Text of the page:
economic growth and the environment

Resiliency

Susan Askew
Susan Askew

economic growth and the environment:

republican congressmen tie the two together to find solutions

(L to R: Congressman Ryan Costello (R-PA), Congressman Carlos Curbelo (R-FL), Miami Beach Chamber of Commerce Chairman Wayne Pathman, Miami Beach Chief Resiliency Officer Susanne Torriente)


“Environmental policy goes hand in hand with economic growth.” That message was delivered by Pennsylvania Congressman Ryan Costello at the Miami Beach Chamber of Commerce’s Spring breakfast. Costello joined his Republican colleague, Carlos Curbelo, who represents Florida’s 26th Congressional District.
 
Both congressmen have become leading voices in the climate solutions dialogue. Curbelo co-founded the bi-partisan Climate Solutions Caucus in February 2016 along with Rep. Ted Deutch (D-FL). The mission of the Caucus is “to educate members on economically-viable options to reduce climate risk and protect our nation’s economy, security, infrastructure, agriculture, water supply and public safety.” The Caucus now counts 19 Republicans and 19 Democrats as members.
 
Curbelo explained the premise of the group, “We’re trying to depoliticize climate change.” To keep the Caucus balanced, he said, “You can only join if you have a counterpart ... we’re figuring out what we can agree on, not what divides us.” With regard to sea level rise, Curbelo, who represents the Keys, said, “We know this is real.”
 
Costello, an early member of the Caucus said its membership rule is important. “It’s one and one so we’re taking steps together. It’s a way to get people to the table.” He said Republicans may be reluctant to get onboard but he urged the audience – mostly members of the business community – to contribute to the dialogue. “As you reach out to Republicans and we hope you will,” he said, “make sure you explain this is an economic issue fundamentally. The more our Republican colleagues realize that, the faster they’re going to get on this train.”
 
Miami Beach Assistant City Manager and Chief Resiliency Officer Susanne Torriente moderated the conversation and asked about the potential for federal money for resilient infrastructure. “We are funding locally, replacing pipes but in a way that is forward thinking,” she said.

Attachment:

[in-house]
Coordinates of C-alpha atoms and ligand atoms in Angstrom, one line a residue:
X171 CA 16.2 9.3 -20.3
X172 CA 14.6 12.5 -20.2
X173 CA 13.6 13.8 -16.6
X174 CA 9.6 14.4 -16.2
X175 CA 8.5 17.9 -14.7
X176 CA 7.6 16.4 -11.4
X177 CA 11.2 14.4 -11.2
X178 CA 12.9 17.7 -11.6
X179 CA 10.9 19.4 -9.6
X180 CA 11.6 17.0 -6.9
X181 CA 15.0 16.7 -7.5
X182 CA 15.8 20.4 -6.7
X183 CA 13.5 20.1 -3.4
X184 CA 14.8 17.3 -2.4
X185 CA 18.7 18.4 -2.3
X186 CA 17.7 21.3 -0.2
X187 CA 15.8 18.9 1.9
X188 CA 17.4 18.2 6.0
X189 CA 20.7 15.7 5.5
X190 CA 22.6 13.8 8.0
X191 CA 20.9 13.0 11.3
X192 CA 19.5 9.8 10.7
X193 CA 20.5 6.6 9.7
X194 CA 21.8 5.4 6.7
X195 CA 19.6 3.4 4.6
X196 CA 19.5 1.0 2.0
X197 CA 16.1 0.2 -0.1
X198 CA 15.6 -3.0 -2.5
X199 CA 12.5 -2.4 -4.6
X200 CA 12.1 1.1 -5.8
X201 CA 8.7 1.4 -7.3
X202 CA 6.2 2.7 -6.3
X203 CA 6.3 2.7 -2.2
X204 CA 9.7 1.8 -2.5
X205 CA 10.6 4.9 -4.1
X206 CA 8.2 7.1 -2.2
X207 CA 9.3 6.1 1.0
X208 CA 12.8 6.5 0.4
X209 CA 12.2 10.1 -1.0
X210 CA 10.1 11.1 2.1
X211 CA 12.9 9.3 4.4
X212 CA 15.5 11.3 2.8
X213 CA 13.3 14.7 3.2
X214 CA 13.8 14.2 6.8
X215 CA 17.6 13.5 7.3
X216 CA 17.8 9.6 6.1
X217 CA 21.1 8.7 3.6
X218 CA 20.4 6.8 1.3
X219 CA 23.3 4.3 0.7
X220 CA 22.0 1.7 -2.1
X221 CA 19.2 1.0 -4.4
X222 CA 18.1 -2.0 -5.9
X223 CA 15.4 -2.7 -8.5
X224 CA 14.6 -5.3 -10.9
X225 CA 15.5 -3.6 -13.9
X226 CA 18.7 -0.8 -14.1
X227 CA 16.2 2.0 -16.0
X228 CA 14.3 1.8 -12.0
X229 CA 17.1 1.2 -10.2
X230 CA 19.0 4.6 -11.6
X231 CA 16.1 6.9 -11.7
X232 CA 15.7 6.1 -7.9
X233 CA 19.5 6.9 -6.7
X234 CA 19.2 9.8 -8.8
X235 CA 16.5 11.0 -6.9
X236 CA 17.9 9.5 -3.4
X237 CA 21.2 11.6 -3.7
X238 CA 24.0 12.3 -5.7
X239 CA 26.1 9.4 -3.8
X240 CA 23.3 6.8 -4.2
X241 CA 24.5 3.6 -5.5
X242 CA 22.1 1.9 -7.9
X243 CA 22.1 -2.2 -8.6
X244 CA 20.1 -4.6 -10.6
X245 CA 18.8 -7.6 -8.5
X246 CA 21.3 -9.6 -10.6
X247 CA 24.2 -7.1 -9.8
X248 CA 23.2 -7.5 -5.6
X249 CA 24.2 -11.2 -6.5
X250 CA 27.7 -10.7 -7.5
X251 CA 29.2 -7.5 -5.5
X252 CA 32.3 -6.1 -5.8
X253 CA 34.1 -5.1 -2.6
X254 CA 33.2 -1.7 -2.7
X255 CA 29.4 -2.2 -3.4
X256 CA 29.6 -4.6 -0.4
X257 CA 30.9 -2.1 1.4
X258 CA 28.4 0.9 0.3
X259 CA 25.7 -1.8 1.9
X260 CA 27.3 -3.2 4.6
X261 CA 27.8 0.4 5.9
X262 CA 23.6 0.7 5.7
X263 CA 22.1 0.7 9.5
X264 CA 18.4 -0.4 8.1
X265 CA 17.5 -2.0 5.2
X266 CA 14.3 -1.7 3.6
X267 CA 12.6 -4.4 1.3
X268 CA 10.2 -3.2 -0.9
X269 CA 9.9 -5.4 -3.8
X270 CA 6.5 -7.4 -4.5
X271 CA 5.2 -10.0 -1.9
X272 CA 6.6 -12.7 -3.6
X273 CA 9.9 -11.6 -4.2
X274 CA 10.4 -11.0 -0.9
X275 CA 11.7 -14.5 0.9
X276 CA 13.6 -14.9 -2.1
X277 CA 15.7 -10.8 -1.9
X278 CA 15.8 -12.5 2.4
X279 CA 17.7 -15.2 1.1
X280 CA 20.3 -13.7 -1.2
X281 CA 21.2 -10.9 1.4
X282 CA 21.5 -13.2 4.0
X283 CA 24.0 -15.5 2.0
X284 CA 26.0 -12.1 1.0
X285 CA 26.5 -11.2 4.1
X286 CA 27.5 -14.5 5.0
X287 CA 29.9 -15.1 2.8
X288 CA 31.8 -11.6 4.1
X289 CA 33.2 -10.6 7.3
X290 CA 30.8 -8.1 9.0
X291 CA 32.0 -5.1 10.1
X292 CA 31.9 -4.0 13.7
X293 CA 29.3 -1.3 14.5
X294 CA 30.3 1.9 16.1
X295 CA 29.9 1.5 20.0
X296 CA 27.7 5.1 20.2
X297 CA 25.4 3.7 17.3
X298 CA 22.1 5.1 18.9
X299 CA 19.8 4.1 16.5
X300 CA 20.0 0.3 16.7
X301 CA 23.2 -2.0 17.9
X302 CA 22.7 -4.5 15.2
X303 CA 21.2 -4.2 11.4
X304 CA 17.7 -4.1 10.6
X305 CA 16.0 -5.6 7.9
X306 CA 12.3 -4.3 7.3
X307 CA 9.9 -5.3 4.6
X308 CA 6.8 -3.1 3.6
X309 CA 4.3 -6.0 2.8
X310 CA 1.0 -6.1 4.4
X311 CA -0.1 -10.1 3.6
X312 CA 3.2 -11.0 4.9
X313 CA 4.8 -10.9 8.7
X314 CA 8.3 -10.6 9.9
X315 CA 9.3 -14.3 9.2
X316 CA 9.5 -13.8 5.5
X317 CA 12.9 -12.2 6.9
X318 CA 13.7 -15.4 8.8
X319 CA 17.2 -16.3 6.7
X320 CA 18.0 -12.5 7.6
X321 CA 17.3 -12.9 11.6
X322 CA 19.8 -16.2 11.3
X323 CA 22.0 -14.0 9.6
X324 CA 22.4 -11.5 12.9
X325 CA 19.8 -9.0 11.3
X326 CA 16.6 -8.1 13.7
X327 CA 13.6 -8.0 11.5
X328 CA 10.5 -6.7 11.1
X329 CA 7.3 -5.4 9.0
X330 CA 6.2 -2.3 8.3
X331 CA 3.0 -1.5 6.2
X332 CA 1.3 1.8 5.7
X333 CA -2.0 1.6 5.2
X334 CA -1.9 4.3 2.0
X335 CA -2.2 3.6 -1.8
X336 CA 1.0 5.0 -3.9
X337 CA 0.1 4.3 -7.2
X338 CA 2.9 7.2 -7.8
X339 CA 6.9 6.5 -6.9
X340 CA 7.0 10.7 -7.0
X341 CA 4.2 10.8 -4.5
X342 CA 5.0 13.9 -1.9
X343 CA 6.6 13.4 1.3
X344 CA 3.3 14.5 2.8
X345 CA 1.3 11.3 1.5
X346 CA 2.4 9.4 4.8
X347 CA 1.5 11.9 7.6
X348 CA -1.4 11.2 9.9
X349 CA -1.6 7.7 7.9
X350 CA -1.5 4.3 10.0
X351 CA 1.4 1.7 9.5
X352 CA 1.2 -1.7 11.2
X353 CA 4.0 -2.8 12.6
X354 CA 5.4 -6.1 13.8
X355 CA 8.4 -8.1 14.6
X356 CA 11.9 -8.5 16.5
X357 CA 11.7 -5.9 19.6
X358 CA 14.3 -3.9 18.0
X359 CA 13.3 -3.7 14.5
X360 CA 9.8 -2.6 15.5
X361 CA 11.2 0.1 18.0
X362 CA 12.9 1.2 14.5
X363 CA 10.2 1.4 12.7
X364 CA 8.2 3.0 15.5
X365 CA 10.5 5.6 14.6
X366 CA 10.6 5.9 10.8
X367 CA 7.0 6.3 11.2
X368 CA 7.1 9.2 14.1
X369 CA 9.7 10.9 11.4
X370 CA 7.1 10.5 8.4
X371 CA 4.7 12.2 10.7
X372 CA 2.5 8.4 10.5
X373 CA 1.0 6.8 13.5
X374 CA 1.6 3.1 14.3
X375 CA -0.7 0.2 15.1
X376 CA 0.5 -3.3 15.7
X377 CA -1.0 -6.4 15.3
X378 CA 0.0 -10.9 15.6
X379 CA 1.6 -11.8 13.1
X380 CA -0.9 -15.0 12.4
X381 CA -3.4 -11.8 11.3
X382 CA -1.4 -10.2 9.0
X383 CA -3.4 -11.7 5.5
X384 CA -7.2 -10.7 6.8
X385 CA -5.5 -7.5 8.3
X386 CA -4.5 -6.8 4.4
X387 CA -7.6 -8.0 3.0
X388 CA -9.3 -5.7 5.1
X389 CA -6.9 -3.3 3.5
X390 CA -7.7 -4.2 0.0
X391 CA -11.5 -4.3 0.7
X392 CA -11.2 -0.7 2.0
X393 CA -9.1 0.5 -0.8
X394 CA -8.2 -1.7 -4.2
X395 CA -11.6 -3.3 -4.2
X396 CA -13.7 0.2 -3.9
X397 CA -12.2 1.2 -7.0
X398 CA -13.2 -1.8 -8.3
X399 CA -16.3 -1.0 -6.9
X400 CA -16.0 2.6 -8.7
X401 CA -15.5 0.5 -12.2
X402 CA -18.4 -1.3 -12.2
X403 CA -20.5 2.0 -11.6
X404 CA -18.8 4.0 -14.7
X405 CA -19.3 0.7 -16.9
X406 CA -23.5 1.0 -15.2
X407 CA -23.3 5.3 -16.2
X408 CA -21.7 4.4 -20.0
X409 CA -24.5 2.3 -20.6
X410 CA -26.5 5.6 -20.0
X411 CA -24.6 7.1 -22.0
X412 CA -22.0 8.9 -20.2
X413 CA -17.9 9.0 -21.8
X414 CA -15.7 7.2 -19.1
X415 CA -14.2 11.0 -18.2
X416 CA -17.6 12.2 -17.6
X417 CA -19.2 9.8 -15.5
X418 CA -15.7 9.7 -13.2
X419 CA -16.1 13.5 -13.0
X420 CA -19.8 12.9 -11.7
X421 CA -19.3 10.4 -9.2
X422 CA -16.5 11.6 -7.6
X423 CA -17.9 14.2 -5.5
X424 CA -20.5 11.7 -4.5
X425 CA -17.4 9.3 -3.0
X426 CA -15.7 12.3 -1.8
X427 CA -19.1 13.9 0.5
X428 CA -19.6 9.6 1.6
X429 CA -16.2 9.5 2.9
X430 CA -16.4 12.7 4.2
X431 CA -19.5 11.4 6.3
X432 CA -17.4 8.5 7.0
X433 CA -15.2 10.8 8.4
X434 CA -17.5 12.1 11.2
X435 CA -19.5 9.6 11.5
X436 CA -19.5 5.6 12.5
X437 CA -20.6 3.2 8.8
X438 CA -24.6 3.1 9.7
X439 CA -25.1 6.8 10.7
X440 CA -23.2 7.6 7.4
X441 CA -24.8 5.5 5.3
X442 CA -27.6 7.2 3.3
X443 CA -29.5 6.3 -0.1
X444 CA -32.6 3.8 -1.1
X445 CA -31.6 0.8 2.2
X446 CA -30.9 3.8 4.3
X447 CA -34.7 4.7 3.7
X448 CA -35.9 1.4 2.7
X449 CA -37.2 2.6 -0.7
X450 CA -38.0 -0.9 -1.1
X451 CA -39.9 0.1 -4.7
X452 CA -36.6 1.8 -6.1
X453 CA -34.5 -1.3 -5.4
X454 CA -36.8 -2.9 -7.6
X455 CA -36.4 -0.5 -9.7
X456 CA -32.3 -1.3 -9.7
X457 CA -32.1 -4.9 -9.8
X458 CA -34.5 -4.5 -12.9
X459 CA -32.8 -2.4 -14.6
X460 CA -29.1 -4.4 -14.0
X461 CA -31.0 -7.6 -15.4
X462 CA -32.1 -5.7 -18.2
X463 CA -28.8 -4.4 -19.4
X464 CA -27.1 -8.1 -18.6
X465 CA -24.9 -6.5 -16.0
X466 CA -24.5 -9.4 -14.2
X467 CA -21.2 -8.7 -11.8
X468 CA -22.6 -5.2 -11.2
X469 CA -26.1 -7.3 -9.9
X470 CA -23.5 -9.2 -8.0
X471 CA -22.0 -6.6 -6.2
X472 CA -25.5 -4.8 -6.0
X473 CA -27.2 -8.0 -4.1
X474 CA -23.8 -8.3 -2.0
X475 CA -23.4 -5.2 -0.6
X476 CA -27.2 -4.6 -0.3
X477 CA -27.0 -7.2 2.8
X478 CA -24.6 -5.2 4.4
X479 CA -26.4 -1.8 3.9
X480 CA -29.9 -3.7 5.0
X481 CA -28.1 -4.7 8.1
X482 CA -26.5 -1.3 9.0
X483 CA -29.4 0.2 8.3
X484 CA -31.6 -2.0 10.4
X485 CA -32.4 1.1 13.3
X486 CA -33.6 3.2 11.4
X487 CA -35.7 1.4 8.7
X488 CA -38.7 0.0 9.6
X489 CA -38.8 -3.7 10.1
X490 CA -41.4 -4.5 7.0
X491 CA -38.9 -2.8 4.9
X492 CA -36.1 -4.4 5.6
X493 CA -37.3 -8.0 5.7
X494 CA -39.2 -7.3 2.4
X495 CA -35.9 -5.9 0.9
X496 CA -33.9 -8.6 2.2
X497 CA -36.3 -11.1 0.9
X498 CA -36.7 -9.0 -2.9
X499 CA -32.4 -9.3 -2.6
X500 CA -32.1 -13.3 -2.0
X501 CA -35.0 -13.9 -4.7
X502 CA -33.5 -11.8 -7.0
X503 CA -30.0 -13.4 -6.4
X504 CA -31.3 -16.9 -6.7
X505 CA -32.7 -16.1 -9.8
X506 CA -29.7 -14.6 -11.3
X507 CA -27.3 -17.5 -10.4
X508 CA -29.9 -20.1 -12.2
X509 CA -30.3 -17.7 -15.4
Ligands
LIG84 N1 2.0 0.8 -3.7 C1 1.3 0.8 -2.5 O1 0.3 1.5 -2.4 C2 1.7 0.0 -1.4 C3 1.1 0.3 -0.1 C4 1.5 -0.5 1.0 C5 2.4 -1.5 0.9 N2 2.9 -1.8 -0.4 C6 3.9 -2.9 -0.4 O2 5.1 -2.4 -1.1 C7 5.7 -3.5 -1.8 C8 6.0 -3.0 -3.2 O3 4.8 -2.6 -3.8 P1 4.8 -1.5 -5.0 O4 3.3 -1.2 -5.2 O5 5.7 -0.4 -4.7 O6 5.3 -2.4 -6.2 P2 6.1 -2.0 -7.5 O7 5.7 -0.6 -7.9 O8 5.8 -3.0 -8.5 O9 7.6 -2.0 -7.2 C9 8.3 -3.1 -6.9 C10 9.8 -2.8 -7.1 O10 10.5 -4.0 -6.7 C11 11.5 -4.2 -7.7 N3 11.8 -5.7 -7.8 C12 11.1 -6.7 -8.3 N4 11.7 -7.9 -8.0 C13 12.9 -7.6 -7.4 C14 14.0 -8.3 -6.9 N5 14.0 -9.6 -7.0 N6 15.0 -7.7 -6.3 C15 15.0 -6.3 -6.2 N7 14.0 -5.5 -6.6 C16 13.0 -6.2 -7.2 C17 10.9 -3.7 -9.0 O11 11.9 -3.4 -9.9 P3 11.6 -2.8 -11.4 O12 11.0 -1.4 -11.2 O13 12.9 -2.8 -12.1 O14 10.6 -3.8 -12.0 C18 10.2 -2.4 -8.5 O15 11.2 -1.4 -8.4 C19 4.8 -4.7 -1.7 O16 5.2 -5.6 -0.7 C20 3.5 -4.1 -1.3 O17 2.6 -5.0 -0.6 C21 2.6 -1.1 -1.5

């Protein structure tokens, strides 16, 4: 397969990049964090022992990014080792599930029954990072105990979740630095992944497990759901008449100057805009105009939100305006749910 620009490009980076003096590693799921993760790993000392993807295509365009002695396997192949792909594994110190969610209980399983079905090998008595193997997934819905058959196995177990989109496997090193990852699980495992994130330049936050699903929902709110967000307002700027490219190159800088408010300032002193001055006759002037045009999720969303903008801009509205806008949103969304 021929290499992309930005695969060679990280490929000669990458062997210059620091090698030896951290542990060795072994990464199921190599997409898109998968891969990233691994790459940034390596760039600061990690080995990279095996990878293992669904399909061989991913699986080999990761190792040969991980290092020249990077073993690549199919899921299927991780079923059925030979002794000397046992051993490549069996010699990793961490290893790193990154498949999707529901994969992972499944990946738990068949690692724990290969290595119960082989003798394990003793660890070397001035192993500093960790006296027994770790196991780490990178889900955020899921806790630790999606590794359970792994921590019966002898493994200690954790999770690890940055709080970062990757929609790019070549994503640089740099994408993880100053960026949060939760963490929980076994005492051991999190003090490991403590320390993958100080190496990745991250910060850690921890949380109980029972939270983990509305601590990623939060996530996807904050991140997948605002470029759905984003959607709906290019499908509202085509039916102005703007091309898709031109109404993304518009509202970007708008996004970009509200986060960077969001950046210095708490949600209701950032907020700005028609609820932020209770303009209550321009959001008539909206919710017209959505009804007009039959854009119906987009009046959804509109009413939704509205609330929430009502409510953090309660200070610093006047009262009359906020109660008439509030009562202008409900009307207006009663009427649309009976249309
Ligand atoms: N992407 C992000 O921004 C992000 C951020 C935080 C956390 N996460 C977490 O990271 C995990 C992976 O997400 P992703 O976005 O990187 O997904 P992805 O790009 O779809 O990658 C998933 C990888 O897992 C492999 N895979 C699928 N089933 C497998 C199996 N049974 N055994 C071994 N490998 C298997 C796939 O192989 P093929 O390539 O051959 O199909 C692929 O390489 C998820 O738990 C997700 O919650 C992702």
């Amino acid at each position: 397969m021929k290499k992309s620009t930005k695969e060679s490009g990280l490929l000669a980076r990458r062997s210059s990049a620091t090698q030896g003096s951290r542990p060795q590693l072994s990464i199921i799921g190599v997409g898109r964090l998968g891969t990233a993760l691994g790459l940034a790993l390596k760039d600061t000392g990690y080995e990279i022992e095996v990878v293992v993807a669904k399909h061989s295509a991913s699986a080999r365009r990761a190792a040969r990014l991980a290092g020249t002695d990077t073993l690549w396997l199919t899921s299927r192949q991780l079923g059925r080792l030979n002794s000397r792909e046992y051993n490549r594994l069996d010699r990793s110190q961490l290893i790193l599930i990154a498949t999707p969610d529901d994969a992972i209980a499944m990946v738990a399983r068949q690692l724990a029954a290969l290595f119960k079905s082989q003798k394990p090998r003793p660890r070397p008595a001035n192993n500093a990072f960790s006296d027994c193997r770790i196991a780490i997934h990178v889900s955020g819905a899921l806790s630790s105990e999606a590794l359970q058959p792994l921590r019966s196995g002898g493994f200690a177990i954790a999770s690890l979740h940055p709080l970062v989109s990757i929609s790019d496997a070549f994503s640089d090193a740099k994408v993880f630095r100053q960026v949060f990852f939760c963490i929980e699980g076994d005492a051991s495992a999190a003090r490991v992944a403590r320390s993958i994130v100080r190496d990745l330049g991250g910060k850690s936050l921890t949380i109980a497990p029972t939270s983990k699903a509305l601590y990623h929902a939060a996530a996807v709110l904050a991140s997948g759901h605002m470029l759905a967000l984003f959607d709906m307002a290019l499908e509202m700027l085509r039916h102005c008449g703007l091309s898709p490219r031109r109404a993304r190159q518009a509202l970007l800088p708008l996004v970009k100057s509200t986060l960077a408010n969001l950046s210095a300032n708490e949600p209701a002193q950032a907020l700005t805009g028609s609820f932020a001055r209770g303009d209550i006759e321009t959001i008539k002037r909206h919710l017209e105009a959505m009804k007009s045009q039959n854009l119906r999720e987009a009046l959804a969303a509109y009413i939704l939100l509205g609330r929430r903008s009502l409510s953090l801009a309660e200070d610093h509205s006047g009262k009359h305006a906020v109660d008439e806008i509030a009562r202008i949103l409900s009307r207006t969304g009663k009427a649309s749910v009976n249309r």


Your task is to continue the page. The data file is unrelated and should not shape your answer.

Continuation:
Curbelo complimented the City on its “self-help approach” and called its efforts “truly admirable.” Federal funding takes a long time, he said, and “You can’t wait around. Your people need solutions today.” He also cautioned against counting on federal funds for some projects. “The federal government has a role in building roads, bridges, and transit but environmental infrastructure, elevating roads, seawalls, pump systems… the federal government can’t come in and bail everyone out.”
 
Torriente pressed a little further, “We as a community have shown we can do it. We need resources. We know how to do it. We’ve taken our own dollars to get started.” To get federal funding, Curbelo said the scope of what the highway bill can fund would have to be expanded which he said was one of his focuses.
 
Costello returned to economic arguments for making things happen with regard to climate solutions. “You have to trust your engineers. Leave aside ideology, they’re saying it needs to be built this way to be cost effective.”
 
Miami Lakes Mayor Oliver Gilbert agreed that addressing sea level rise is a fundamental economic issue for South Florida. He told the audience that many of his constituents work in the tourism industry on the Beach. “We have to find someplace else to live or find a way to save what we have,” he said. “So much of our economy is tied to people who want to come here.”
 
A couple of innovative ideas were floated which Curbelo said he was willing to take forward. When Torriente inquired about the potential to “flip the FEMA model” to provide funding for preventive measures versus after a disaster occurs, Curbelo said, “Help us think outside the box with regard to the NFIP [National Flood Insurance Program]” and he invited the City to have a dialogue to explore the suggestion further.
 
Commissioner John Alemán asked if there was a potential for federal, low interest financing that private property owners could use to elevate homes or raise seawalls. “We’re working hard to incentivize homeowners to do what they need to do to protect their properties,” she said, “but they’re going to need help to do that.” Curbelo was intrigued. “That’s an interesting idea… it could have a positive ripple effect with less stress on the NFIP program and maybe encourage private insurers to come into the market. I’ll take that forward.”
 
The breakfast was presented by the Chamber’s Millennial Action Council, which has identified sea level rise as one of it issues of concern.

Photo: Diego Palomo

the business case for adaptation

Resiliency


Susan Askew
Susan Askew
panel recommends study to determine risks, benefits of resiliency efforts